She explains that there are many steps to take, including training health care workers to administer the vaccine safely. She says details about who should get the initial doses of vaccine — and who might be at risk for adverse reactions are incredibly important.

"A safe vaccine is more than just the product. It's the whole process of administration and making sure that the right people get it or don't get it," she says.

She and immunization managers across the country are waiting eagerly for the CDC to publish its detailed recommendations in a Morbidity Mortality Weekly Report. It might be up to a week before Minnesota starts inoculating anyone, she says.

Another theme of the ACIP meeting was a dire need for further funding to support state and local immunization efforts, including logistical support and public information campaigns. Multiple committee members and public commenters raised the concern.

ACIP committee member Dr. Beth Bell compared "the billions of dollars that have gone into development of vaccine" with the small sums — around $200 million so far— available for distribution.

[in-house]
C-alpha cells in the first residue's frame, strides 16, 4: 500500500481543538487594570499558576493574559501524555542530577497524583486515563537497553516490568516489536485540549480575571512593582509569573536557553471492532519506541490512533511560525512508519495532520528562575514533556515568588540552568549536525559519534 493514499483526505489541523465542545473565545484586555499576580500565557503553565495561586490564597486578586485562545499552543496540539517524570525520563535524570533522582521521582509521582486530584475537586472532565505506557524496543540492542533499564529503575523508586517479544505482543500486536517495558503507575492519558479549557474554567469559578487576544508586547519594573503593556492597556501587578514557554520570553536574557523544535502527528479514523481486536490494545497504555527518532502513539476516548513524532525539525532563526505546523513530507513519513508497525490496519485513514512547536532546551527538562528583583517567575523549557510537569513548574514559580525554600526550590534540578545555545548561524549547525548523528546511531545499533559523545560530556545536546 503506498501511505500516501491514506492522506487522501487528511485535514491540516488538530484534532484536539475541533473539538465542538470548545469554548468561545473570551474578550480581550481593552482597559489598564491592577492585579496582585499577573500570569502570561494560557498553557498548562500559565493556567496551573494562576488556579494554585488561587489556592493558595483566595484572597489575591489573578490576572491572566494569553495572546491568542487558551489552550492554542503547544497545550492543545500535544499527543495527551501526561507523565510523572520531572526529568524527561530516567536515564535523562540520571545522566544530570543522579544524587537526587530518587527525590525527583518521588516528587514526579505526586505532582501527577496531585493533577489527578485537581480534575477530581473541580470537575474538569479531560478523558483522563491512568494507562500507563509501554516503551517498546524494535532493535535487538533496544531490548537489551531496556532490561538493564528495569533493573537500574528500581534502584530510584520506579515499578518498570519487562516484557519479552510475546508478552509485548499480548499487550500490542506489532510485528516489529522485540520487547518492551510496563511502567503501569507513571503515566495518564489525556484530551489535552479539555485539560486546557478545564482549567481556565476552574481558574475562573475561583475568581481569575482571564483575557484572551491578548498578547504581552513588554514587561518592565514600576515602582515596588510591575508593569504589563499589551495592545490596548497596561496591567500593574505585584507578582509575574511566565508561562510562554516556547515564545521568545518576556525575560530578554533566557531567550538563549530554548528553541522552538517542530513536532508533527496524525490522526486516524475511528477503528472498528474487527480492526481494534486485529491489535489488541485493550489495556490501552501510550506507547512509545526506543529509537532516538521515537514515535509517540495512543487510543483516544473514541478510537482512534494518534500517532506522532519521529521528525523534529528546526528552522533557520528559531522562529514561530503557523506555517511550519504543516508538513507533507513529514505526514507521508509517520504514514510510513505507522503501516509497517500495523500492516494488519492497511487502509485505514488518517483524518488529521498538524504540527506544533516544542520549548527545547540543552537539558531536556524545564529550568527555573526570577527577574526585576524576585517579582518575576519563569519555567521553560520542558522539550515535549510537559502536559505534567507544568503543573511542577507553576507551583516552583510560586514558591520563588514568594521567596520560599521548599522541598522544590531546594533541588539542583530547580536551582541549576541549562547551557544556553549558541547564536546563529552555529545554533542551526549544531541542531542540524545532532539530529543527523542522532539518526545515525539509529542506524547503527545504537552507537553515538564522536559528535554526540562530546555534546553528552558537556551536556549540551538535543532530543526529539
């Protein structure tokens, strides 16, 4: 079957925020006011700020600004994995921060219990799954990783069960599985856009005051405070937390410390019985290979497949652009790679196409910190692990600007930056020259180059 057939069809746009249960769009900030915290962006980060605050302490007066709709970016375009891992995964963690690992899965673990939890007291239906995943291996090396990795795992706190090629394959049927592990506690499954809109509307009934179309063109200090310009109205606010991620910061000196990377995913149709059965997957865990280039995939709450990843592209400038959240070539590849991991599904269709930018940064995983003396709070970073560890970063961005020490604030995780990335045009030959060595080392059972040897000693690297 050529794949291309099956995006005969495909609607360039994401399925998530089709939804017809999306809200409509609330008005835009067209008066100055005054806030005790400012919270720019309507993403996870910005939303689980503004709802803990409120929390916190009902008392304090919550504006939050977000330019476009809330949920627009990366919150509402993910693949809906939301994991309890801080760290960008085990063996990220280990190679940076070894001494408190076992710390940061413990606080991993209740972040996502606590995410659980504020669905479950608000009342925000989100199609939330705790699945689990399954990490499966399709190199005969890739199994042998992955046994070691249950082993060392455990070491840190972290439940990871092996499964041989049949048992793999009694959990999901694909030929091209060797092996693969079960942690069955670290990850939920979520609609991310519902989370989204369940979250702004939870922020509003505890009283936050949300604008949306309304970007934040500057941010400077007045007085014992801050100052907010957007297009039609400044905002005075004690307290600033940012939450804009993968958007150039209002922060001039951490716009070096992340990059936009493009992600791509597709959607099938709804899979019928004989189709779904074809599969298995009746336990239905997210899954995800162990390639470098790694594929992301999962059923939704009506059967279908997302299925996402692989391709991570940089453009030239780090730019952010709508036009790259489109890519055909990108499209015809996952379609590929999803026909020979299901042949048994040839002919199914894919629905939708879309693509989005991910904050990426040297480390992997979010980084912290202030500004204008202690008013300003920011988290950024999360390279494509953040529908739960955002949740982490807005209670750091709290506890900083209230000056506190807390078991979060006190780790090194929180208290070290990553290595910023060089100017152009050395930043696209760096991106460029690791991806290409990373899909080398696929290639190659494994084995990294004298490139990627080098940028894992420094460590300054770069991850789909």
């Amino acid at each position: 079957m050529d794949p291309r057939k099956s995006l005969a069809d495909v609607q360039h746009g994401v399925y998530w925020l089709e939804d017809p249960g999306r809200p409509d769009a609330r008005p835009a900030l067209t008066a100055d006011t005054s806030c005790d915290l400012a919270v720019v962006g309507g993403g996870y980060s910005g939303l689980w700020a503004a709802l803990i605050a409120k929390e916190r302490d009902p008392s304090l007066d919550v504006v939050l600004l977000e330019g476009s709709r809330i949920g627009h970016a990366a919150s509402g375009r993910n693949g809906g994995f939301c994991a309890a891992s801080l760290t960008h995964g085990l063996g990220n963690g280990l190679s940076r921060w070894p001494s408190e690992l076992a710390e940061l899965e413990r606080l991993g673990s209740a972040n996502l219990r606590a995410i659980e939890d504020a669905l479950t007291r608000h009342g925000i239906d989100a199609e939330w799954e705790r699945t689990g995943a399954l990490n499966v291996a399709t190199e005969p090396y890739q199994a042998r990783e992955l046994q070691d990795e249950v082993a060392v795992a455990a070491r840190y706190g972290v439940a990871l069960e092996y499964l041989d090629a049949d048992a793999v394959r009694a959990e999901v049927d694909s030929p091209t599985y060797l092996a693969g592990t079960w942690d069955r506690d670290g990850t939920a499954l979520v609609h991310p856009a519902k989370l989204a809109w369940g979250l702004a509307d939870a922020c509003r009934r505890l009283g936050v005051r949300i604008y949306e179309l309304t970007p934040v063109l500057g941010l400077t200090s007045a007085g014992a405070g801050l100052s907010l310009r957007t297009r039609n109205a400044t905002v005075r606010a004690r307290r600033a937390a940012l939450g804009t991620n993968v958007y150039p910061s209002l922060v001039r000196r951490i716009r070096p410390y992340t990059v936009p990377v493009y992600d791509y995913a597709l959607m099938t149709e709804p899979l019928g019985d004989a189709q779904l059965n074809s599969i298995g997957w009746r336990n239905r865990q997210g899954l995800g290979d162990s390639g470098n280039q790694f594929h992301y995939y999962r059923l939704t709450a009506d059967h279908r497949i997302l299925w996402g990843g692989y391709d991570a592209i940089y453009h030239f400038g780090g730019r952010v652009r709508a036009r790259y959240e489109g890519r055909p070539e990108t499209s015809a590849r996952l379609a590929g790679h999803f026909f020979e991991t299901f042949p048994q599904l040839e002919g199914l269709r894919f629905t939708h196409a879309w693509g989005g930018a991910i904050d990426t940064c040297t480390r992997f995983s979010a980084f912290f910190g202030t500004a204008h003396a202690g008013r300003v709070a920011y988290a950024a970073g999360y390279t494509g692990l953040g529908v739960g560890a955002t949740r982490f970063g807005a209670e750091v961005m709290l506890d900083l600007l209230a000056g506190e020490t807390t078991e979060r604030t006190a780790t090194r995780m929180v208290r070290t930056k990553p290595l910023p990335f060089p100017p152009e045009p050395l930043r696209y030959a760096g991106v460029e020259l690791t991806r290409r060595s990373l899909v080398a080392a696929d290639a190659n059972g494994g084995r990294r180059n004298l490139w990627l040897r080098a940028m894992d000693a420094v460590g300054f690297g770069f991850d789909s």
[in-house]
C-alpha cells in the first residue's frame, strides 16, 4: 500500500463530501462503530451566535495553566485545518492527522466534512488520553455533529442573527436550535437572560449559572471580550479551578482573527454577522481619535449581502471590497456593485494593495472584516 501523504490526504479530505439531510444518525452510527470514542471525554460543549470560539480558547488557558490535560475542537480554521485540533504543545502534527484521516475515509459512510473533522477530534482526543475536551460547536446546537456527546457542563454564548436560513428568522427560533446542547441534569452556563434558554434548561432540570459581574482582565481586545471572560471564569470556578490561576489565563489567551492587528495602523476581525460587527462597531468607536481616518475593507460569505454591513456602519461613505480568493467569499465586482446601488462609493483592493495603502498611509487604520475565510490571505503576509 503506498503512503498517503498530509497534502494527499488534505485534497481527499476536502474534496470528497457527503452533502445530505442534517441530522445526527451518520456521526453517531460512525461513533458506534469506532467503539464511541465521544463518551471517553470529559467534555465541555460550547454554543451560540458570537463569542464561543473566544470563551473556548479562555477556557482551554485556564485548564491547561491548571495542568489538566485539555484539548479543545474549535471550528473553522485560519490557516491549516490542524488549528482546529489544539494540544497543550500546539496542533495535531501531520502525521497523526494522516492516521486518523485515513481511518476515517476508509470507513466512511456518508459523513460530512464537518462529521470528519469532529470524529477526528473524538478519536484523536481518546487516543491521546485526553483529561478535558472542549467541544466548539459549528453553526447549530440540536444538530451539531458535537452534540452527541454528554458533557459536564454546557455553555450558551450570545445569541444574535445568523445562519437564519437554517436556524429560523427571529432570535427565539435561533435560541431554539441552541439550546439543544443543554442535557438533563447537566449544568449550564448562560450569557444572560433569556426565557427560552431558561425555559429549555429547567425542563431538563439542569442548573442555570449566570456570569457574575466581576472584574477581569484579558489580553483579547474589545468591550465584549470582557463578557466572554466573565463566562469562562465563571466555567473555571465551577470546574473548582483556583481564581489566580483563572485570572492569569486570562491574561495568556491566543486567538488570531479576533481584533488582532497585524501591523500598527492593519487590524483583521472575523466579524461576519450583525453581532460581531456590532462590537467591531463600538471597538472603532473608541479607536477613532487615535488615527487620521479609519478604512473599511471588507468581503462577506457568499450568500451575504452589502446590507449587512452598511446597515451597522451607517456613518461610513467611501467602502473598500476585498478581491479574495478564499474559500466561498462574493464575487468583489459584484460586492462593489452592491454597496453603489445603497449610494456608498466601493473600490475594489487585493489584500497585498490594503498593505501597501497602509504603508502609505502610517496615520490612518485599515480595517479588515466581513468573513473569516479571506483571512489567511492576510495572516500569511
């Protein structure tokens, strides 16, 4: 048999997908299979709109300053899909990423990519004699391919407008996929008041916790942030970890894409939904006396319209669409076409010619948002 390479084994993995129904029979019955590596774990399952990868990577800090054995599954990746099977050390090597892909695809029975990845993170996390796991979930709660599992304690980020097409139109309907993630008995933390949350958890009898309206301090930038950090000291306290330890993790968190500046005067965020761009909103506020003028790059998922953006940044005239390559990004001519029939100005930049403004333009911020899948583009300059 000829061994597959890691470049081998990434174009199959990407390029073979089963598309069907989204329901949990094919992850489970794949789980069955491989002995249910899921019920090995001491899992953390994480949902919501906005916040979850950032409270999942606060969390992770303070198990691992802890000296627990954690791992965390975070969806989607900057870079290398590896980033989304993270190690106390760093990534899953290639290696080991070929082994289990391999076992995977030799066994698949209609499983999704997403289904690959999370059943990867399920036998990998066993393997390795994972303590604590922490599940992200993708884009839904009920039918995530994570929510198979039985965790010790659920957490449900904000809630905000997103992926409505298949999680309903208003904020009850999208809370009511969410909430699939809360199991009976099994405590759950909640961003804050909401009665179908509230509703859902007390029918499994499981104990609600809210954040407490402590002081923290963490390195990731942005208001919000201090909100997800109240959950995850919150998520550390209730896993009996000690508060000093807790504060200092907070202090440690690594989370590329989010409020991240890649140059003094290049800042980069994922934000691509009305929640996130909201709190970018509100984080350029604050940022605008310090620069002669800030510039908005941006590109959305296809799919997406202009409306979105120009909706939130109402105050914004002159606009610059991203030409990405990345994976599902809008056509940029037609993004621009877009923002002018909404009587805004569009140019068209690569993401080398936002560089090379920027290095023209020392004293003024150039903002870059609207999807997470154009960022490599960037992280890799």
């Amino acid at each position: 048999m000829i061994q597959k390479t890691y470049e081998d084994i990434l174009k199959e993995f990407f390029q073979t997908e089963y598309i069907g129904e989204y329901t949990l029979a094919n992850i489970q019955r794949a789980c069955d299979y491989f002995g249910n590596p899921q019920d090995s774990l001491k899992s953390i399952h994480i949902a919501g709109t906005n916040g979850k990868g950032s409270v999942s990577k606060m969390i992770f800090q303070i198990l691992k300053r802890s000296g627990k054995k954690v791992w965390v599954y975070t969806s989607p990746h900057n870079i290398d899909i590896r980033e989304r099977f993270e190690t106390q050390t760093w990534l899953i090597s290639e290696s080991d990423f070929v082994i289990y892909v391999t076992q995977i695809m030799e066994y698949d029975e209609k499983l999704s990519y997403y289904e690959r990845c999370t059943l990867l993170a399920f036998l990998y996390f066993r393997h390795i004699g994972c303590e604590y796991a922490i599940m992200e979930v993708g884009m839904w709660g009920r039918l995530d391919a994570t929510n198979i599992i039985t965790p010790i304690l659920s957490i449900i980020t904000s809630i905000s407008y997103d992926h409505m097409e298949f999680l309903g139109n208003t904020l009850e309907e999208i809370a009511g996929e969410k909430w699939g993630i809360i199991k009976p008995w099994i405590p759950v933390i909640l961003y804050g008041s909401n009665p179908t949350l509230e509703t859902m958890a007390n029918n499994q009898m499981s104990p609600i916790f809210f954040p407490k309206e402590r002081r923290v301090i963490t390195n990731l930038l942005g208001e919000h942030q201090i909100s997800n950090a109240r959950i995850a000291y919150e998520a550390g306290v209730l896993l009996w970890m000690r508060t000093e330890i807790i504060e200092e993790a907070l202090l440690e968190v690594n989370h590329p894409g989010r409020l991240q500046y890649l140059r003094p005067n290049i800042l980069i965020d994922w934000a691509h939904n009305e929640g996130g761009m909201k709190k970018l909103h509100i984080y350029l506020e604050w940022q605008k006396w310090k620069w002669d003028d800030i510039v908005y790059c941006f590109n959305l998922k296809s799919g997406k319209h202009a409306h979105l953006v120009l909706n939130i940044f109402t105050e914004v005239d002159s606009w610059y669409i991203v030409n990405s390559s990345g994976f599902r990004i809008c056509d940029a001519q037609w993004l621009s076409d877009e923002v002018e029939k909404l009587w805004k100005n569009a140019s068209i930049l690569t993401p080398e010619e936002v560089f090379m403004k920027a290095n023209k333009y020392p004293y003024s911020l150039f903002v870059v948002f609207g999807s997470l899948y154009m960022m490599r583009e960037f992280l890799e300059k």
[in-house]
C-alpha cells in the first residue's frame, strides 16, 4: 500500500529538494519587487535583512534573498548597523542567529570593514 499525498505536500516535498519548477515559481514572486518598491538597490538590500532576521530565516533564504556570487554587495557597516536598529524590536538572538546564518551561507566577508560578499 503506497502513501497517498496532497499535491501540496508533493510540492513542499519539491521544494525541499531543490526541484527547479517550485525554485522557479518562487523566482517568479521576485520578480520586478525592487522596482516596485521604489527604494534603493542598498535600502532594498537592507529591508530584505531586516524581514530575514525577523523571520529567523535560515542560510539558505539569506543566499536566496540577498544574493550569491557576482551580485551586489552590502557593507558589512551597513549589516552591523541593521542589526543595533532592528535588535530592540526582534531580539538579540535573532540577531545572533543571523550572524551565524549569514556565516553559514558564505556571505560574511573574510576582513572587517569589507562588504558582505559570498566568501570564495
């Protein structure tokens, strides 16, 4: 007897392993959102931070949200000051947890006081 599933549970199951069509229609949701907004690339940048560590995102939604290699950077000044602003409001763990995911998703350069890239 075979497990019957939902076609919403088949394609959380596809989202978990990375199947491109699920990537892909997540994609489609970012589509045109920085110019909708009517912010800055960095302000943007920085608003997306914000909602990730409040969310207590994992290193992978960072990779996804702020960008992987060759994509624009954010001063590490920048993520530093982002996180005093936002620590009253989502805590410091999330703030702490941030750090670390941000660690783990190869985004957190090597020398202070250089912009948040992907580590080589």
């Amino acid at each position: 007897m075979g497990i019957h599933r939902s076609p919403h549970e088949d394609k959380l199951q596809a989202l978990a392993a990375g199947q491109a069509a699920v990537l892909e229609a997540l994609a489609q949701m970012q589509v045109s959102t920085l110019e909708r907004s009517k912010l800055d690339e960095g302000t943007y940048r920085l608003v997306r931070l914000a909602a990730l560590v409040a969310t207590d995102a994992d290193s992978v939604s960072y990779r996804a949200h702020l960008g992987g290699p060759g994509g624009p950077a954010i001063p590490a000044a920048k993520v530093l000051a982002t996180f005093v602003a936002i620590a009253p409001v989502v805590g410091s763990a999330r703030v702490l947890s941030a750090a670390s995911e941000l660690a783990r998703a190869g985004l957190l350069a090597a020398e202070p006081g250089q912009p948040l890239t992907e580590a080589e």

"I think the imbalance between that kind of money and the funding that's been provided for vaccination programs and implementation is really shocking and needs to be corrected," she said "We are not going to be able to protect the American public if we don't have a way to deliver the vaccines to them."

Copyright 2021 NPR. To see more, visit https://www.npr.org.

Selena Simmons-Duffin reports on health policy for NPR.
Pien Huang is a health reporter on the Science desk. She was NPR's first Reflect America Fellow, working with shows, desks and podcasts to bring more diverse voices to air and online.
Carmel Wroth is a senior health editor for NPR's Science Desk, where she guides digital strategy for the health team and conceives and edits digital-first, enterprise stories and packages.